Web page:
The long term focus of our research is to examine the diversity and survival of microorganisms in cold environments and weave together information about their identity, habitats, and metabolism.
Recently we developed a comprehensive picture of the microbial diversity in ice core samples from the 3 km deep Greenland ice sheet where microbial life and past climates have been preserved chronologically. We recovered a large collection of ultrasmall bacterial isolates that had remained viable for over 100,000 years at temperatures as low as minus 35°C and described novel bacterial species Herminiimonas glaciei and Chryseobacterium greenlandense.
We explored the possibility that the historically prevalent climate conditions may have altered the microbial abundance and composition resulting in different diversity patterns. Because these results are important for determining whether in situ microbial metabolism could influence trace gases trapped in ice cores used to determine past climate records, we expanded these studies to include long term monitoring and detecting microbial activity of ice core samples and model organisms at sub-zero temperatures down to -32oC.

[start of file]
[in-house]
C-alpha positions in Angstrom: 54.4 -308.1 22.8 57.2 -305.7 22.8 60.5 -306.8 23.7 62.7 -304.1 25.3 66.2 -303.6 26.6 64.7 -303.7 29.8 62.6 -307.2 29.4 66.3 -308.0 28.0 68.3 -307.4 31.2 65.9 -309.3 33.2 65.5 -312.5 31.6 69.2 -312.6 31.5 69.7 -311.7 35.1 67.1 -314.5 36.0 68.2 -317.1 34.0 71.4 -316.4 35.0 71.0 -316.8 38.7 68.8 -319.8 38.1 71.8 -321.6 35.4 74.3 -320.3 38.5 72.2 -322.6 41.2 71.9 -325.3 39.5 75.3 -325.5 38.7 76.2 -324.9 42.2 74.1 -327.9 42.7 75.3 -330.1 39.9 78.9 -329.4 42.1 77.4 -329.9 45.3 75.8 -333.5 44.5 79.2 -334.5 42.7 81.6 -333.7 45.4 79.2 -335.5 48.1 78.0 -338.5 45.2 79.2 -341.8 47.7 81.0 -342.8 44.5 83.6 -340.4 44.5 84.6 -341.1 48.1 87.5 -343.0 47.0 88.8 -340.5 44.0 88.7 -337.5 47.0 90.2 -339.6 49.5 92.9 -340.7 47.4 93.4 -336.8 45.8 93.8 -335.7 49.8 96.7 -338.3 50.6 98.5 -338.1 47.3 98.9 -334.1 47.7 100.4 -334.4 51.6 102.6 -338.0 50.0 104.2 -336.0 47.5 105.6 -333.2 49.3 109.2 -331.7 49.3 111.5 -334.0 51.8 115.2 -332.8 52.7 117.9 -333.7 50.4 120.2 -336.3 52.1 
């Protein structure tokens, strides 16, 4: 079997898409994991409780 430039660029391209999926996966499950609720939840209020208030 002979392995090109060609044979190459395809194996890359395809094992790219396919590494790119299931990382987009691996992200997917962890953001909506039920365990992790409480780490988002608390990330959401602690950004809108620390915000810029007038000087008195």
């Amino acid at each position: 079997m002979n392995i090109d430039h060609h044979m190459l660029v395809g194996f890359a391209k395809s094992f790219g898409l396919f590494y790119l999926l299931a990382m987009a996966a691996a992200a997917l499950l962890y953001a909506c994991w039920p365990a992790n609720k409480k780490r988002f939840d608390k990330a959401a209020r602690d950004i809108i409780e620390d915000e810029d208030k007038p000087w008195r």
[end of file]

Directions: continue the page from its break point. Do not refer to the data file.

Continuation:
A new focus of our research is determining the extent and sources of contamination with exogenous microbes during ice core drilling that may compromise the authenticity of the indigenous microbial populations. We used the recent Greenland North Eemian (NEEM) drilling project as a first-time opportunity to assess potential microbial contamination throughout the drilling process by: a) microbiological and molecular analyses of the drilling fluid; b) tracking the penetration of the drilling fluid along the grain boundaries, and c) deployment of fluorescent microspheres as surrogates of potential microbial contaminants in the borehole at different depths representing major ice structures (bubbly, brittle and clathrated ice).
Our research will create a more comprehensive picture of the microbial populations within the largest ice sheet in the Northern hemisphere and help answer important questions about the limits of microbial life, mechanisms of survival, and metabolism within glacial ice. The development of strategies to detect contamination of ice cores during the drilling process will be valuable to both future microbiologists and others searching for extraterrestrial life and biosignatures.